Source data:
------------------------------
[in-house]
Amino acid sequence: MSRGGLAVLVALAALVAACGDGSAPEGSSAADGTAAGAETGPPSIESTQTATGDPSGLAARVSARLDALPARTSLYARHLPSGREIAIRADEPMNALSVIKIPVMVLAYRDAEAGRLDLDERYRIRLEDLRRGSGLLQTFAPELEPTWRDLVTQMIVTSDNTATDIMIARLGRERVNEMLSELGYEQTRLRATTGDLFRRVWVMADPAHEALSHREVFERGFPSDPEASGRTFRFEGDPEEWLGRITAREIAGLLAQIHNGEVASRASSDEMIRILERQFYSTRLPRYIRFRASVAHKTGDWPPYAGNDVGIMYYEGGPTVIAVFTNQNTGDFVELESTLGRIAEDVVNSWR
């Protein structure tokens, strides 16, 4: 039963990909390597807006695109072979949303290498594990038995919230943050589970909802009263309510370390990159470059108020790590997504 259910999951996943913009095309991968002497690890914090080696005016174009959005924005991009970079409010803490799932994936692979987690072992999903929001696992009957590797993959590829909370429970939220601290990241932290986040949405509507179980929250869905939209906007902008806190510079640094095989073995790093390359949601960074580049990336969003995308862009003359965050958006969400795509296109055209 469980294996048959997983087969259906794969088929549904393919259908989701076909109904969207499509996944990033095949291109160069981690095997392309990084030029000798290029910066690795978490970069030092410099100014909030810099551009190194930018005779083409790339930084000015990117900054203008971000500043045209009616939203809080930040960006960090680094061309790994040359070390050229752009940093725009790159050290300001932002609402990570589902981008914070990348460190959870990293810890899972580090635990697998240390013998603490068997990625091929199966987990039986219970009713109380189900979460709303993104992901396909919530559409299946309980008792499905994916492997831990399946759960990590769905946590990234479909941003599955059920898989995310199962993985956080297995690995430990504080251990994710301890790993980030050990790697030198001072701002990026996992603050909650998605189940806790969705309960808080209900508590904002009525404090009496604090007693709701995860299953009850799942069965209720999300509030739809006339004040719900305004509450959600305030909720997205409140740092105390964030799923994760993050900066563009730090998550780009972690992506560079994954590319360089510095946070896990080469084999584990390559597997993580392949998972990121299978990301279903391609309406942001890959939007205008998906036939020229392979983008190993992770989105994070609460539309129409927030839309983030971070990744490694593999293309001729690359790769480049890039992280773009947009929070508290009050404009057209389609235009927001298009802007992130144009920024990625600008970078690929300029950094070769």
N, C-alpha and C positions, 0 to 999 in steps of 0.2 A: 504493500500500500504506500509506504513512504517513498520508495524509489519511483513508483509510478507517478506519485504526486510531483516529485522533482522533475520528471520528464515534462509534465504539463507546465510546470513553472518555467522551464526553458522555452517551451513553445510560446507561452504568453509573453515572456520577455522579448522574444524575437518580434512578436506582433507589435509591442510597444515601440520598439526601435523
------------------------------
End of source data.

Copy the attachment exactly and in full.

[in-house]
Amino acid sequence: MSRGGLAVLVALAALVAACGDGSAPEGSSAADGTAAGAETGPPSIESTQTATGDPSGLAARVSARLDALPARTSLYARHLPSGREIAIRADEPMNALSVIKIPVMVLAYRDAEAGRLDLDERYRIRLEDLRRGSGLLQTFAPELEPTWRDLVTQMIVTSDNTATDIMIARLGRERVNEMLSELGYEQTRLRATTGDLFRRVWVMADPAHEALSHREVFERGFPSDPEASGRTFRFEGDPEEWLGRITAREIAGLLAQIHNGEVASRASSDEMIRILERQFYSTRLPRYIRFRASVAHKTGDWPPYAGNDVGIMYYEGGPTVIAVFTNQNTGDFVELESTLGRIAEDVVNSWR
């Protein structure tokens, strides 16, 4: 039963990909390597807006695109072979949303290498594990038995919230943050589970909802009263309510370390990159470059108020790590997504 259910999951996943913009095309991968002497690890914090080696005016174009959005924005991009970079409010803490799932994936692979987690072992999903929001696992009957590797993959590829909370429970939220601290990241932290986040949405509507179980929250869905939209906007902008806190510079640094095989073995790093390359949601960074580049990336969003995308862009003359965050958006969400795509296109055209 469980294996048959997983087969259906794969088929549904393919259908989701076909109904969207499509996944990033095949291109160069981690095997392309990084030029000798290029910066690795978490970069030092410099100014909030810099551009190194930018005779083409790339930084000015990117900054203008971000500043045209009616939203809080930040960006960090680094061309790994040359070390050229752009940093725009790159050290300001932002609402990570589902981008914070990348460190959870990293810890899972580090635990697998240390013998603490068997990625091929199966987990039986219970009713109380189900979460709303993104992901396909919530559409299946309980008792499905994916492997831990399946759960990590769905946590990234479909941003599955059920898989995310199962993985956080297995690995430990504080251990994710301890790993980030050990790697030198001072701002990026996992603050909650998605189940806790969705309960808080209900508590904002009525404090009496604090007693709701995860299953009850799942069965209720999300509030739809006339004040719900305004509450959600305030909720997205409140740092105390964030799923994760993050900066563009730090998550780009972690992506560079994954590319360089510095946070896990080469084999584990390559597997993580392949998972990121299978990301279903391609309406942001890959939007205008998906036939020229392979983008190993992770989105994070609460539309129409927030839309983030971070990744490694593999293309001729690359790769480049890039992280773009947009929070508290009050404009057209389609235009927001298009802007992130144009920024990625600008970078690929300029950094070769």
N, C-alpha and C positions, 0 to 999 in steps of 0.2 A: 504493500500500500504506500509506504513512504517513498520508495524509489519511483513508483509510478507517478506519485504526486510531483516529485522533482522533475520528471520528464515534462509534465504539463507546465510546470513553472518555467522551464526553458522555452517551451513553445510560446507561452504568453509573453515572456520577455522579448522574444524575437518580434512578436506582433507589435509591442510597444515601440520598439526601435523